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Show Your Support – Order Your ACT Merchandise!

You can show your support of Alaska Children’s Trust (ACT) – and of Alaska’s kids – by purchasing heirloom birth certificates, marriage certificates and license plates. All proceeds benefit ACT and our mission to prevent child abuse and neglect in Alaska.
Birth Certificate | $45
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The heirloom birth certificate is available for any person ever born in Alaska. There are two certificates to choose from: “Polar Bears” by Jon Van Zyle or “The Embrace” by Rie Munoz. These beautiful, 12” x 9” certificates commemorate the birth of anyone ever born in Alaska, with proceeds benefiting children across the state. Order today!
Marriage Certificate | $55

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These heirloom-quality marriage certificates, which debuted in 2001, are available in three designs featuring artwork by Alaska artists Dale DeArmond, Byron Birdsall and Rie Munoz. In addition to supporting ACT, these 12” x 9” certificates are a wonderful way to commemorate one of the most important days in a couple’s relationship. Order today!
License Plate | $100
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The ACT KID plate was designed by a Unalakleet 5th grader, and offers an excellent way to show your support for Alaska’s kids! Order today!
Order Yours Today!
The certificates and license plates can be ordered easily from the ACT website. Order yours today and start showing off your support of Alaska’s children!

See Our Start Small. Dream Big. Interview Series

The inspiring individuals featured in our Start Small. Dream Big campaign had such amazing stories, we just had to hear more! We’re excited to debut a series of brand new Start Small. Dream Big. interviews with: Jason Dolph, Anchorage Fire Department Captain. Jason, a second-generation firefighter, discusses how his childhood experiences inspired his career choice, and how his positive influences taught him to keep pushing on no matter what. Apayo Moore, Alaska Artist. Apayo didn’t think she was an artist – but her community did. Because they believed in her and encouraged her to pursue her talent, today Apayo is creating art – and hope. Paul Thacker, Professional Snowmachiner. Paul may have lost the use of his legs in an accident, but now he’s using that experience to inspire others, while continuing to drive his career to even higher success. Lakhita Banks, BP Teacher of Excellence. Thanks to one teacher’s encouragement, Lakhita discovered her love for reading and writing. Here, the BP Teacher of Excellence recalls the “one small event” that propelled her career in education. Check out all the videos on our website, and share your thoughts on our Facebook page!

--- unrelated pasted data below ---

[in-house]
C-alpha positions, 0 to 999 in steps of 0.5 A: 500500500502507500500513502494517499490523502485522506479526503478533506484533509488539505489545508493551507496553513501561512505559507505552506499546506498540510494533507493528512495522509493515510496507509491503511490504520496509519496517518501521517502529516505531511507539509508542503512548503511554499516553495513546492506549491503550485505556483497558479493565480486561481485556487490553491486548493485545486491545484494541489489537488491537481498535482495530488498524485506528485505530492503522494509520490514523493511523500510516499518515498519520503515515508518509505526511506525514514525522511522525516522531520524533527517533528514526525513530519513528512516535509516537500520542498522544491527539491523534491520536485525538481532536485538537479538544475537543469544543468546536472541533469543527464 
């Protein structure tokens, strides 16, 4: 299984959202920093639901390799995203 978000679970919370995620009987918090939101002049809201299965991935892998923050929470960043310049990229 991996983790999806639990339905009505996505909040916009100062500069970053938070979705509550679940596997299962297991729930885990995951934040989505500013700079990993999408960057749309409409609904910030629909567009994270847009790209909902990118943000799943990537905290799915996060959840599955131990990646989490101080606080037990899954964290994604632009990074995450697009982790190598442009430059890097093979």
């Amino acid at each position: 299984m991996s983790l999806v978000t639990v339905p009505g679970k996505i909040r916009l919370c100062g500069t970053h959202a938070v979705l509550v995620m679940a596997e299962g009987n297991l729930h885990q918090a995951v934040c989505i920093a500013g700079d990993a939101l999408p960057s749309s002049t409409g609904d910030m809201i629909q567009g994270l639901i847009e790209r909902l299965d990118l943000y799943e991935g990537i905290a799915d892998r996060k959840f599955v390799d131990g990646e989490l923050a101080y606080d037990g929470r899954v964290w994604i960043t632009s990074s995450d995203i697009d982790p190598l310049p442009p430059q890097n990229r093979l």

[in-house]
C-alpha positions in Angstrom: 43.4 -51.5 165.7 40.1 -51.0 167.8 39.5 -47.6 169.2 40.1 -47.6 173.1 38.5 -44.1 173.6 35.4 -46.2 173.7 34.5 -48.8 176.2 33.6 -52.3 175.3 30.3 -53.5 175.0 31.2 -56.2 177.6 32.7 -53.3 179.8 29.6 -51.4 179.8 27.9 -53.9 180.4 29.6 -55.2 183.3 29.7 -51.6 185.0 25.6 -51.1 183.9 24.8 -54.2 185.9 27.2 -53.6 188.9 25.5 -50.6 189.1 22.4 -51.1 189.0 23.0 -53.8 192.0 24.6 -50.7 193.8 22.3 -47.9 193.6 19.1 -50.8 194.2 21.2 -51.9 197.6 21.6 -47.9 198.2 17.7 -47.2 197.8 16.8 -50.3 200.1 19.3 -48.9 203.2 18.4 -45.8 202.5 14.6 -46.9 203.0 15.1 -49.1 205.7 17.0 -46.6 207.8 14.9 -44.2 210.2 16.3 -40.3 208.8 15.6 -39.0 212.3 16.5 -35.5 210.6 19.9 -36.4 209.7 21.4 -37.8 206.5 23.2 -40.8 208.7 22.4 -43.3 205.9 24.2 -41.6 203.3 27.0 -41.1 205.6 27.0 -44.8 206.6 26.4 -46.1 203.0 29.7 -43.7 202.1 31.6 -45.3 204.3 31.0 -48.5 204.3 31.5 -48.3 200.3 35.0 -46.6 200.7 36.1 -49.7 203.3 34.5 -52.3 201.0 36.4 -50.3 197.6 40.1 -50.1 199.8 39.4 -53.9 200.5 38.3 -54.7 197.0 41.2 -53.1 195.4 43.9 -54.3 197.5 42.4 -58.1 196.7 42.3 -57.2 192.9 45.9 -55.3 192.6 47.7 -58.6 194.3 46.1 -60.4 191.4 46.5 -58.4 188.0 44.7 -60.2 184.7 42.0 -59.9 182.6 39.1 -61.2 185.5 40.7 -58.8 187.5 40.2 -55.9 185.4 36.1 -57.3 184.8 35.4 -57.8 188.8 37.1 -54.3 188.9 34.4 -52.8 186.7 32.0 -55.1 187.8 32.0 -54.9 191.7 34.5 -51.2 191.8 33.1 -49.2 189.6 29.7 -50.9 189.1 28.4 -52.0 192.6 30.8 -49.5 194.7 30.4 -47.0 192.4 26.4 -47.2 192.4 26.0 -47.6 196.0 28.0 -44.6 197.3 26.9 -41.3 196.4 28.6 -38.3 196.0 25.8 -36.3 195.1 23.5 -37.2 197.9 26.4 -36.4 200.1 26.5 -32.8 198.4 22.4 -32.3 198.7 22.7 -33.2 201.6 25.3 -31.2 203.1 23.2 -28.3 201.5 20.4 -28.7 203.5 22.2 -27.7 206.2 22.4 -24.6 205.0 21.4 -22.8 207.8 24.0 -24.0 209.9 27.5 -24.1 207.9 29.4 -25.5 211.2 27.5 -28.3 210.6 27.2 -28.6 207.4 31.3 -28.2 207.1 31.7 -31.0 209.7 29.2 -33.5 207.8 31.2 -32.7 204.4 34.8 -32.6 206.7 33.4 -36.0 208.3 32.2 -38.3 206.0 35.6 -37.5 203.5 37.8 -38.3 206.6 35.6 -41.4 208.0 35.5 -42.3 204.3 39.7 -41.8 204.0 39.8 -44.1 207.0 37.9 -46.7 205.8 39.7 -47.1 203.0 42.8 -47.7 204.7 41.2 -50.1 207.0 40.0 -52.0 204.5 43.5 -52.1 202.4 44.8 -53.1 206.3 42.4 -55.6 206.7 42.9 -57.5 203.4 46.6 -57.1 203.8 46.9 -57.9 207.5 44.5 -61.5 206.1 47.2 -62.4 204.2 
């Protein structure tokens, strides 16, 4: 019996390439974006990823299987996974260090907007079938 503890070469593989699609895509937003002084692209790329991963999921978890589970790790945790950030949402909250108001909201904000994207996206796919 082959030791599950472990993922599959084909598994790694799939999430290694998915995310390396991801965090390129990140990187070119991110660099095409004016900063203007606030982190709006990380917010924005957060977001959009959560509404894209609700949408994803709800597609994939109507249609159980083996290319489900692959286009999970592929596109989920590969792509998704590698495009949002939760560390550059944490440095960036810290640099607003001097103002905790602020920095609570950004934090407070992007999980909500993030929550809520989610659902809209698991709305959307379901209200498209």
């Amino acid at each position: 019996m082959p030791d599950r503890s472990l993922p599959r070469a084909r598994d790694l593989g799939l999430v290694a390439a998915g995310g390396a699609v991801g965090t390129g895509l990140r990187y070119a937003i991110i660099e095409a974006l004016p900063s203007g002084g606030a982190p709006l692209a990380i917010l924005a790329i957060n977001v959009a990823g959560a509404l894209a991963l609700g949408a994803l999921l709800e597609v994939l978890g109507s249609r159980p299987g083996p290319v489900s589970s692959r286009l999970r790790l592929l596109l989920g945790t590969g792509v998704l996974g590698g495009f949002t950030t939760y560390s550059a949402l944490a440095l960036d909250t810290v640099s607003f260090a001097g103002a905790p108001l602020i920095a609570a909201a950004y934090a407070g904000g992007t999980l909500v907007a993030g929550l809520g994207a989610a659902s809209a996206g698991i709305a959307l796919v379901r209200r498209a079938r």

Prevention Month Tip 4: It Helps to Plan Together

Having a plan for handling difficult situations with your child before they happen can make it easier. Problem-solve with a friend or loved one so next time an issue comes up, you’re better prepared.

Talking, planning and problem-solving with others is one way to build parental resiliency. While no one can eliminate stress from parenting, resiliency can help parents deal with stress in a positive, healthy way. Resilience is the ability to manage and bounce back from all types of challenges that emerge in every family’s life. It means finding ways to solve problems, building and sustaining trusting relationships including relationships with your own child, and knowing how to seek help when necessary. Don’t worry if this doesn’t come naturally – building resiliency takes time. But the pay-off is worth it – strong families raise great kids!

During National Child Abuse Prevention Month in April, discover other ways to build resiliency, strengthen families and raise great kids! Visit our website to learn more, and check out our prevention month poster series, featuring fun and helpful tips about building resiliency.